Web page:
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After year of stock records, a weak start to 2014

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Investors may already feel a little nostalgic for 2013.

The Standard & Poor's 500 index began the New Year with its worst performance in three weeks as energy and technology companies pulled down the stock market.

Stocks started the year at lofty heights after a combination of rising company earnings and economic stimulus from the Federal Reserve pushed major indexes to record levels in 2013. The S&P 500 surged almost 30 percent, its best year since 1997, and the Dow Jones industrial average climbed 26.5 percent, the most since 1995.

"The market was grossly overbought and needed to pull back," said Peter Cardillo, chief market economist at Rockwell Global Capital. "But fundamentally everything is looking pretty good."

The S&P 500 dropped 16.38 points, or 0.9 percent, to 1,831.98, its worst start to a year's trading since Jan. 2, 2008, when the index slumped 1.4 percent.

The Dow fell 135.31 points, or 0.8 percent, to 16,441.35. The NASDAQ composite slid 33.52 points, or 0.8 percent, to 4,143.07.

Energy stocks fell as the price of oil dropped $2.98, or 3 percent, to $95.44 a barrel. Oil slumped after reports that an end to protests at a major Libyan oil field could return 300,000 barrels of daily production to the global market.

Technology stocks lost ground after analysts published gloomy notes on companies in the sector. Analog Devices lost $1.65, or 3.2 percent, to $49.28 after analysts at Goldman Sachs advised its clients to sell the chipmaker's stock, saying it's overvalued compared to its peers.

Apple fell $7.89, or 1.4 percent, to $553.13, after Wells Fargo cut its outlook on the stock to "market perform" from "outperform," saying profit margins may come under pressure later this year.

Some analysts said investors shouldn't read too much into the lackluster start to the year because trading volumes were below normal as the holiday season wound down with many market participants still away from their desks.

"I don't think we can really start counting till Monday," said Dan Morris, Global Investment Strategist at TIAA-CREF. "A lot of people are still on holiday."

Investors will be hoping that the stock market steadies because its performance in January often gives an indication of how the rest of the year might turn out. The January barometer has proven accurate almost 90 percent of years since 1950, according to the Stock Trader's Almanac.

The yield on the 10-year Treasury note climbed to 2.99 percent from 2.97 percent after some encouraging reports on the economy. The yield on the note, which rises when investors sell bonds, is close to its highest since July 2011.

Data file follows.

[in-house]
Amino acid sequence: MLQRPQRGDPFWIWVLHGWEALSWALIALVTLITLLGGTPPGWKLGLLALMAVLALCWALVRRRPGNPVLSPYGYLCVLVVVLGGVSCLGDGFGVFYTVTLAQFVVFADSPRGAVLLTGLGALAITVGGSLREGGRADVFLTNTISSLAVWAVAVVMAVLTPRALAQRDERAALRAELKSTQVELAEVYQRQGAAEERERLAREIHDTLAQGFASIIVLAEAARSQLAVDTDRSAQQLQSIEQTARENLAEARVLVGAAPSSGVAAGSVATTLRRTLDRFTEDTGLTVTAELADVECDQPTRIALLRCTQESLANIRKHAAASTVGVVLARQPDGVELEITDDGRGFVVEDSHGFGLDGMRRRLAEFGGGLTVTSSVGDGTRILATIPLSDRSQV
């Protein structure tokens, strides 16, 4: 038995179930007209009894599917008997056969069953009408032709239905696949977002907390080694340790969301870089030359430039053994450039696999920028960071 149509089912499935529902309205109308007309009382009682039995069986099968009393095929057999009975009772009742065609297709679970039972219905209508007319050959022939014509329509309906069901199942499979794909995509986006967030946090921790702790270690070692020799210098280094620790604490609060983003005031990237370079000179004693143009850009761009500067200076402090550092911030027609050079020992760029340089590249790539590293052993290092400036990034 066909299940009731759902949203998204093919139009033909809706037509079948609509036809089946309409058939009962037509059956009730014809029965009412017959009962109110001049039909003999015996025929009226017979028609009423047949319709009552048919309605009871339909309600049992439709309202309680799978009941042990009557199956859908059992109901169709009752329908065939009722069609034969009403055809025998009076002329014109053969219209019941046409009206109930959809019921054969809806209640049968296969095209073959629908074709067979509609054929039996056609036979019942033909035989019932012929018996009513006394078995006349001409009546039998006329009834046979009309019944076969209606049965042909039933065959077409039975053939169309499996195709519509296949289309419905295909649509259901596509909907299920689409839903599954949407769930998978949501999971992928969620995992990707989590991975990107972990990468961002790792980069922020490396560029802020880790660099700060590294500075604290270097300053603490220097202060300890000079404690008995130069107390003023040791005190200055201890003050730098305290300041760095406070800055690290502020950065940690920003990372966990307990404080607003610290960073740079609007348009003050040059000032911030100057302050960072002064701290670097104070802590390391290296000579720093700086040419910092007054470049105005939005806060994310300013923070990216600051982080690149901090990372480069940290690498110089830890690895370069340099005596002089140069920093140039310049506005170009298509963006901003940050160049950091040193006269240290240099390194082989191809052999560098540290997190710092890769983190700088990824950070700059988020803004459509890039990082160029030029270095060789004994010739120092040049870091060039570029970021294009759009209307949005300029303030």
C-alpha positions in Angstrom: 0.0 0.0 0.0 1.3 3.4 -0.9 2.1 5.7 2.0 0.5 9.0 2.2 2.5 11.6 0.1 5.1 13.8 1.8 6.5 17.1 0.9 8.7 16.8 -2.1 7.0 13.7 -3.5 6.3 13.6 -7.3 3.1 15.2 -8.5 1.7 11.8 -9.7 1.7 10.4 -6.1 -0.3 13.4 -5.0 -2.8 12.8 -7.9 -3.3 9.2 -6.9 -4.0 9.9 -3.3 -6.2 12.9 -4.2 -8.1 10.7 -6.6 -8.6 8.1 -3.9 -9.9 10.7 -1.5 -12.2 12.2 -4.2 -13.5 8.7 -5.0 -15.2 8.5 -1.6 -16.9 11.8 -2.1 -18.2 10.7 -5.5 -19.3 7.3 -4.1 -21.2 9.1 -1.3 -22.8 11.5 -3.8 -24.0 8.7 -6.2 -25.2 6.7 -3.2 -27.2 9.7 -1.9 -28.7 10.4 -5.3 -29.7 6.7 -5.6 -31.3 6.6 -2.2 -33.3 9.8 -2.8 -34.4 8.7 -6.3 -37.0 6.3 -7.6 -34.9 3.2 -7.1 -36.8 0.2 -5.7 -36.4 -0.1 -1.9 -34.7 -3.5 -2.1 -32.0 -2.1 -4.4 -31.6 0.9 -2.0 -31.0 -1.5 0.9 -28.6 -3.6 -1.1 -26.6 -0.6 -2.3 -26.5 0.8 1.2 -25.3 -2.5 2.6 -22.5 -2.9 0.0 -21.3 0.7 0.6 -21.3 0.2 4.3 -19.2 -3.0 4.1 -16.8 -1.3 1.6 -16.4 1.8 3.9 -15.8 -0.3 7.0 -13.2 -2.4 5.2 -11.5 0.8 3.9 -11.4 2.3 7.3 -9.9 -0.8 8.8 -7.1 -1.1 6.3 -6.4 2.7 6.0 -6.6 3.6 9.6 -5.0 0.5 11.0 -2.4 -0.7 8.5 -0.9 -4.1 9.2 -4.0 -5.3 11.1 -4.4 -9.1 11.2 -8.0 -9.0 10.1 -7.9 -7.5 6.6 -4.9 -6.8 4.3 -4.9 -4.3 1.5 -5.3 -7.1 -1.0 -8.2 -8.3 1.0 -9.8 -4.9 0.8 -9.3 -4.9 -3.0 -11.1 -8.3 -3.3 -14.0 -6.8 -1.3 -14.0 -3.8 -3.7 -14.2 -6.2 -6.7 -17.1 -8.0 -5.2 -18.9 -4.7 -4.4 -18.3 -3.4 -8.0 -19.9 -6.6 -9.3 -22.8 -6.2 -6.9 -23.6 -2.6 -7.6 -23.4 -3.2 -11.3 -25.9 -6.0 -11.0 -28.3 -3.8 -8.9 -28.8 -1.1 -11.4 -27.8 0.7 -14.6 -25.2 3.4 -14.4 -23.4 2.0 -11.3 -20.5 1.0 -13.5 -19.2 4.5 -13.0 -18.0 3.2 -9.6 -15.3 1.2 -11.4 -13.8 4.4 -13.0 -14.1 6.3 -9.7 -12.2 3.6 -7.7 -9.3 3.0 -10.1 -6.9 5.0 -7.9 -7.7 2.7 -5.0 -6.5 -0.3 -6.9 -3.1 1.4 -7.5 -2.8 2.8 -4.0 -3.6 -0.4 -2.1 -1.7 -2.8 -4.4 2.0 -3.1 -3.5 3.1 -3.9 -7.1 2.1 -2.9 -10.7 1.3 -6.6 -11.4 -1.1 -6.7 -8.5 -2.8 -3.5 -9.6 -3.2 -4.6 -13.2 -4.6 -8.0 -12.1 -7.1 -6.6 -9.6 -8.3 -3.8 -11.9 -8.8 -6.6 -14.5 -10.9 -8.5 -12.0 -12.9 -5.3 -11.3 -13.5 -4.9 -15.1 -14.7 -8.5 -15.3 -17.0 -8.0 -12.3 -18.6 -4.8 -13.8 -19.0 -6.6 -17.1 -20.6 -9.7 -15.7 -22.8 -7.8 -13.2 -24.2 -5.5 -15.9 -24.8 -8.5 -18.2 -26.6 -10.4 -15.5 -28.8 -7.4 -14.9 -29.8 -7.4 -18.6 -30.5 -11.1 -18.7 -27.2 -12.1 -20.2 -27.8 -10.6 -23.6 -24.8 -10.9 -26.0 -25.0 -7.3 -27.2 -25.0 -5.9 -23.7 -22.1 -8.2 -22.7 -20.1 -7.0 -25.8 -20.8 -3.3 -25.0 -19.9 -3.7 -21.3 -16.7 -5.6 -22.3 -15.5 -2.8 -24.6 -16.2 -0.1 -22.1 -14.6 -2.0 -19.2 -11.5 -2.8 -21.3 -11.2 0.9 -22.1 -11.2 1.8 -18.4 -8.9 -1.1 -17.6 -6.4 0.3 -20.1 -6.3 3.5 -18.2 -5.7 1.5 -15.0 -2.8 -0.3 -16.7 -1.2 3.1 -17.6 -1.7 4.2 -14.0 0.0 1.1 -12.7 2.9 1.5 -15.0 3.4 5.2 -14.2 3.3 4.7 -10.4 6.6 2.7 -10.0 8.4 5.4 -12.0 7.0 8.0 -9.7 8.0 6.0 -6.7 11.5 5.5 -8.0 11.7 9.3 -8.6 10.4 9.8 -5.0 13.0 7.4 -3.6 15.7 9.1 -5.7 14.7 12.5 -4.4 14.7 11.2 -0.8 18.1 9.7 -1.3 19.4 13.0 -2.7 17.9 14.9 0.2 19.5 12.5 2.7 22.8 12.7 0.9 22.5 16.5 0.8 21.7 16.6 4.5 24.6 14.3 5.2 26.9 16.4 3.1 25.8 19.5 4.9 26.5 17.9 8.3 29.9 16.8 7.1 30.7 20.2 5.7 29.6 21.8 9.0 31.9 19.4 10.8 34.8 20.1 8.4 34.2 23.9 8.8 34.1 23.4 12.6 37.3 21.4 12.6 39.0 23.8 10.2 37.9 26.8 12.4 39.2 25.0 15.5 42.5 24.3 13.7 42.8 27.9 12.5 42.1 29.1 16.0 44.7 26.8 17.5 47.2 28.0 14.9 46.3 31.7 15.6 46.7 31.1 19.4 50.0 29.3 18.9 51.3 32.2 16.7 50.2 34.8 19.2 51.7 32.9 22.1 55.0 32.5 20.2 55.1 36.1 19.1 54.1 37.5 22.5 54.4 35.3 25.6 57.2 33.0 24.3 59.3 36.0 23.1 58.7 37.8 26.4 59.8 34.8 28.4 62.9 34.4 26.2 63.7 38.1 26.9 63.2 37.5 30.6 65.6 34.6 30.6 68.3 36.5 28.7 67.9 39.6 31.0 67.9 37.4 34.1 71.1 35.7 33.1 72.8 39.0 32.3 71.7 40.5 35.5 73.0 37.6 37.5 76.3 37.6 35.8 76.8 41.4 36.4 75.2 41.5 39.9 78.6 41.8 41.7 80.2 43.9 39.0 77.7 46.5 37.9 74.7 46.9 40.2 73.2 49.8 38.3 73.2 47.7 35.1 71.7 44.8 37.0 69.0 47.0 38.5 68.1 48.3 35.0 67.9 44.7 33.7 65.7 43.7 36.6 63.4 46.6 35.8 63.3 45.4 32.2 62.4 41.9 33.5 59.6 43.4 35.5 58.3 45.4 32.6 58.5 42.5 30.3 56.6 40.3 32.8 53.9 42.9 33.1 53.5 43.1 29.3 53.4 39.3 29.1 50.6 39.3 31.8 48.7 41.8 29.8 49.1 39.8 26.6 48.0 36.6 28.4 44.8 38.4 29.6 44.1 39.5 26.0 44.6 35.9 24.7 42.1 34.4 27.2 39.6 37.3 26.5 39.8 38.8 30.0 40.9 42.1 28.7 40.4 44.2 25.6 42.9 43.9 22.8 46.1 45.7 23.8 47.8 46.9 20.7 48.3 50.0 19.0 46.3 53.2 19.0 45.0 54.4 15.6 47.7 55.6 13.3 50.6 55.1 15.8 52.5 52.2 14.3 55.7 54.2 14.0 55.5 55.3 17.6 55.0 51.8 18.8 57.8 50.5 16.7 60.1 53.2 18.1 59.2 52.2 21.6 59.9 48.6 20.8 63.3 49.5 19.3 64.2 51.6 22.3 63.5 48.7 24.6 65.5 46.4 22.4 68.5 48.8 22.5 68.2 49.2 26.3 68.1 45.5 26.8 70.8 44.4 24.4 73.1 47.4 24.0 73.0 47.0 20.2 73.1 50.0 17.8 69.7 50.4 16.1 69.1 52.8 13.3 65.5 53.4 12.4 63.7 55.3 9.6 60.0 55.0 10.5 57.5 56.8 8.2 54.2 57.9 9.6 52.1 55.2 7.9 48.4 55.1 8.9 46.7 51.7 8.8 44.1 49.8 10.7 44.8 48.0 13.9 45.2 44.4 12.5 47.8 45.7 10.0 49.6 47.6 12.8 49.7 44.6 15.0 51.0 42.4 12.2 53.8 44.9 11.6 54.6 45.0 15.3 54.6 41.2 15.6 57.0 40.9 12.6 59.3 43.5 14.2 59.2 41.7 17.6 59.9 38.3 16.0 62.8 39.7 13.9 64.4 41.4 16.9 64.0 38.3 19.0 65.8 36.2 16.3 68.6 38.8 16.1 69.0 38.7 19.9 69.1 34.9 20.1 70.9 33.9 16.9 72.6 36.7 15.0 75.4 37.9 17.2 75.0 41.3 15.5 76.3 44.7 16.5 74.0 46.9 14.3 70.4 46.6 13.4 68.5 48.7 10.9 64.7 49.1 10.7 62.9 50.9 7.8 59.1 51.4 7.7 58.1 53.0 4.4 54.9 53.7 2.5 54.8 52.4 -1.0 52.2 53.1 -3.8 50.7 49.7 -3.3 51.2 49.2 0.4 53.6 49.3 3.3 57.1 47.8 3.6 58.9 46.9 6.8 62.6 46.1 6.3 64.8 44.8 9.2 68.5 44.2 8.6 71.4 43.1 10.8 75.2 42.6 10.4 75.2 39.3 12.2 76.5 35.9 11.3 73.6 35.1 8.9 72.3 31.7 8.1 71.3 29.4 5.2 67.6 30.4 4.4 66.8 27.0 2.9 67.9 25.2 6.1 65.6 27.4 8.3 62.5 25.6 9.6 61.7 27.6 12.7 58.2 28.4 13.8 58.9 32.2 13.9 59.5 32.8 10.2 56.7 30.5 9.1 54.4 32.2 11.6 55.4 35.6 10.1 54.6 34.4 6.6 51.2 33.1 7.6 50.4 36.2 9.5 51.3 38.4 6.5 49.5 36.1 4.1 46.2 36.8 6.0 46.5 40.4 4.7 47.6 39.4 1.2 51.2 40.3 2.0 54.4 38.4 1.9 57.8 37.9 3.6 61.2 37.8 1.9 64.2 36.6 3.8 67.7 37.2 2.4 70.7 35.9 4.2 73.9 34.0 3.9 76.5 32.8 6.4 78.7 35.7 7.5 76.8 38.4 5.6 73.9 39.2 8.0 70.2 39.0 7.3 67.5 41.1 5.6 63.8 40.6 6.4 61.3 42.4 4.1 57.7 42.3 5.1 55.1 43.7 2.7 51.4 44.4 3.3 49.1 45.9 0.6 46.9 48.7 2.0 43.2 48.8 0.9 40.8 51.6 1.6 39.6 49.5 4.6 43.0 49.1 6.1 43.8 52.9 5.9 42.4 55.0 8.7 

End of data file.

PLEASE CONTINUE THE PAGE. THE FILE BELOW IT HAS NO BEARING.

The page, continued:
The number of Americans seeking unemployment benefits last week fell by 2,000, extending a recovery in the job market, and U.S. manufacturing grew at a healthy pace in December as factories stepped up hiring and received more orders.

Among other stocks making big moves, Martha Stewart Living Omnimedia climbed 37 cents, or 8.8 percent, to $4.56 after it announced an end to its bitter standoff with Macy's over a breach-of-contract lawsuit involving J.C. Penney.

Stewart's company and Penney signed a merchandising deal in December 2011. That prompted Macy's to sue both companies for violating its exclusive agreement with Martha Stewart. Terms of the settlement are not being released. Macy's fell 1 cent to $53.39.

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  1. A Tilted Kilt at a water park themed hotel? Who planned that one? I guess the Dad's need something to do while the kids are on the water slides.

  2. Don't come down on the fair for offering drinks. This is a craft and certainly one that belongs in agriculture due to ingredients. And for those worrying about how much you can drink. I'm sure it's more to do with liability than anything else. They don't want people suing for being over served. If you want a buzz, do a little pre-drinking before you go.

  3. I don't drink but go into this "controlled area" so my friend can drink. They have their 3 drink limit and then I give my friend my 3 drink limit. How is the fair going to control this very likely situation????

  4. I feel the conditions of the alcohol sales are a bit heavy handed, but you need to realize this is the first year in quite some time that beer & wine will be sold at the fair. They're starting off slowly to get a gauge on how it will perform this year - I would assume if everything goes fine that they relax some of the limits in the next year or couple of years. That said, I think requiring the consumption of alcohol to only occur in the beer tent is a bit much. That is going to be an awkward situation for those with minors - "Honey, I'm getting a beer... Ok, sure go ahead... Alright see you in just a min- half an hour."

  5. This might be an effort on the part of the State Fair Board to manage the risk until they get a better feel for it. However, the blanket notion that alcohol should not be served at "family oriented" events is perhaps an oversimplification. and not too realistic. For 15 years, I was a volunteer at the Indianapolis Air Show, which was as family oriented an event as it gets. We sold beer donated by Monarch Beverage Company and served by licensed and trained employees of United Package Liquors who were unpaid volunteers. And where did that money go? To central Indiana children's charities, including Riley Hospital for Children! It's all about managing the risk.

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